Even within that line of thinking, I really disliked the postscript, but I think fading to black after the archival film of Diana looking at the camera after the funeral session would have been construed as too cynical and left me with a sour taste in my mouth.

I thought Alex Jennings gave a nice performance as Charles, too. What a pill. Hard to do that role without making him come across as a blithering idiot and, hence, totally unsympathetic.

The Rocky Horror Picture Show

Have a tentative date with the spouse to see the midnight show of Rocky Horror Picture Show tomorrow.

I've never seen this "cult classic." Any suggestions about how to calibrate my expectations or what to do to enhance the experience? I'm sort of approaching it as a cultural anthopological experience, but I'm not above actually trying to enjoy the experience.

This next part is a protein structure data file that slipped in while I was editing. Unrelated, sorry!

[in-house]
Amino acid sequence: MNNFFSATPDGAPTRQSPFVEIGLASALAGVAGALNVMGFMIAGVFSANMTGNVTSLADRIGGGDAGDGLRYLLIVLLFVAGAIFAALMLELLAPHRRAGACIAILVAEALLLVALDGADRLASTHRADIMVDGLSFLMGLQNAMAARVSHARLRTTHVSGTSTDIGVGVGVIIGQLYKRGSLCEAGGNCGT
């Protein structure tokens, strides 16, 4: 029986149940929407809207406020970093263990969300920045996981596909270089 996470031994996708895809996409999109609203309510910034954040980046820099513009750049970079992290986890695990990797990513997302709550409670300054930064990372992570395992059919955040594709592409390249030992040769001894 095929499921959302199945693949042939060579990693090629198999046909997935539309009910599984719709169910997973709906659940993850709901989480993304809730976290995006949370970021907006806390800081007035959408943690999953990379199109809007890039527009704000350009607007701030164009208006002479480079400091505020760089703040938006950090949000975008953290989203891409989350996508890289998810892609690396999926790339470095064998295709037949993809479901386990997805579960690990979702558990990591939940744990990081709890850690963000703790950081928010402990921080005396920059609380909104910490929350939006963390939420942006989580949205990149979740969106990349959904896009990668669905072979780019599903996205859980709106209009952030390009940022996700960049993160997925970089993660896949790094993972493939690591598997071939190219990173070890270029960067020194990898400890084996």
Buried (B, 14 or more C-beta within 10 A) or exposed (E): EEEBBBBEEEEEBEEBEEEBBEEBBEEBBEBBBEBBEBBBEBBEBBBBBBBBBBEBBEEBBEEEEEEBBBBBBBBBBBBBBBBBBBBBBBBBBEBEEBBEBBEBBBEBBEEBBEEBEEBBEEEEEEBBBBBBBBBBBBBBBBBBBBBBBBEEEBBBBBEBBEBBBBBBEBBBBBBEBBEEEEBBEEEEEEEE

Any tips for a RHPS newbie?

Tuesday, January 02, 2007

Army of Shadows (1969)

In her informative and englightening commentary track, Ginette Vincendeau describes Army of Shadows as demythologizing the resistance. (And, no, I'm not saying that particular description is an example of great insight, just using it as a starting point.)

One of the things I admire about the film is how it accomplishes that feat without being cynical. The film eschews, for the most part, spectacle, and its power doesn't come from the action set pieces we are weaned on and come to expect in genre films, set pieces so increasingly frequent that they have become divorced from any real, consequential meaning and hence don't really thrill so much as distract...but I digress.